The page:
Using JavaScript Variables and Built-In Functions, Part 2

By - thau!

Excerpted from Chapter 2, JavaScript 2nd Edition: A Practical Guide To Interactive Web Pages from No Starch Press

Strings

Any series of characters between quotes is called a string. (You'll be seeing lots of strings throughout this book.) Strings are a basic type of information, like numbers--and like numbers, you can assign them to variables.

To assign a string to a variable, you'd write something like this:

var my_name = "thau!";
The word thau! is the string assigned to the variable my_name.

You can stick strings together with a plus sign (+), as shown in the bolded section of Figure 2-6. This code demonstrates how to write output to your page using strings.

<html><head>
<title>Seconds in a Day</title>
<script type = "text/javascript">
<!-- hide me from older browsers

var seconds_per_minute = 60;
var minutes_per_hour = 60;
var hours_per_day = 24;

var seconds_per_day = seconds_per_minute * minutes_per_hour * hours_per_day;

// show me --></script>
</head><body>

<h1>My calculations show that . . .</h1>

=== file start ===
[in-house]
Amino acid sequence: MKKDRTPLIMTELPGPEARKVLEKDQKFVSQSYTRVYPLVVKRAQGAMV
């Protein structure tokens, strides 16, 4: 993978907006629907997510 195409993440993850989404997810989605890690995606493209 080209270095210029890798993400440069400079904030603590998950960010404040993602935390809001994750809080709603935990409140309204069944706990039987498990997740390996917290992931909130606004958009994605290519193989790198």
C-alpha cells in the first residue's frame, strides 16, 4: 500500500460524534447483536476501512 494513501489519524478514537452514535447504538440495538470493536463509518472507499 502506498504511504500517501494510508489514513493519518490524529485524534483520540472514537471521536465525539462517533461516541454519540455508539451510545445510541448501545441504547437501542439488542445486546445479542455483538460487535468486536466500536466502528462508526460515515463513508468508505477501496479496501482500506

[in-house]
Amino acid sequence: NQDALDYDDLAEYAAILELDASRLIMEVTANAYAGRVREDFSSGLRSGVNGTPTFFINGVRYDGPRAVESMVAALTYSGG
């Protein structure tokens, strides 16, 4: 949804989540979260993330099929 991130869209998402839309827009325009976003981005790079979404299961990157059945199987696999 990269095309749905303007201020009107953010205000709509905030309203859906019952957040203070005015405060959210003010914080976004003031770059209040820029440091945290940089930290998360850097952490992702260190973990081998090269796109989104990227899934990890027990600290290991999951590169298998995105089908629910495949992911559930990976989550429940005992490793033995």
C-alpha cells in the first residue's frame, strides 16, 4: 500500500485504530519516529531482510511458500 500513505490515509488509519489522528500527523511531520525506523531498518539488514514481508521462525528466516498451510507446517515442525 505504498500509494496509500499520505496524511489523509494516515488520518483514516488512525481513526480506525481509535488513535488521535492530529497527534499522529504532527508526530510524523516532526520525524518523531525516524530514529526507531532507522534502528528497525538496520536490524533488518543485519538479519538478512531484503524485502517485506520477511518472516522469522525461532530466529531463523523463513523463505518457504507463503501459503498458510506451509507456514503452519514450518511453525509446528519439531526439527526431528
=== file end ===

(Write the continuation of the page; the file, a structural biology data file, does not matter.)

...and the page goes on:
<script type = "text/javascript">

<!-- hide me from older browsers

X var first_part = "there are ";
Y var last_part = " seconds in a day.";
Z var whole_thing = first_part + seconds_per_day + last_part;

window.document.write(whole_thing);

// show me -->

</script>

</body>

</html>
Figure 2-6: Putting strings together

Line-by-Line Analysis of Figure 2-6

Line X in Figure 2-6,
var first_part = "there are ";
assigns the string "there are" to the variable first_part. Line Y,
var last_part = " seconds in a day.";
sets the variable last_part to the string "seconds in a day." Line Z glues together the values stored in first_part, seconds_per_day, and last_part. The end result is that the variable whole_thing includes the whole string you want to print to the page, there are 86400 seconds in a day. The window.document.write() line then writes whole_thing to the web page.

NOTE: The methods shown in Figures 2-4 and 2-6 are equally acceptable ways of writing there are 86400 seconds in a day. However, there are times when storing strings in variables and then assembling them with the plus sign (+) is clearly the best way to go. We'll see a case of this when we finally get to putting the date on a page.


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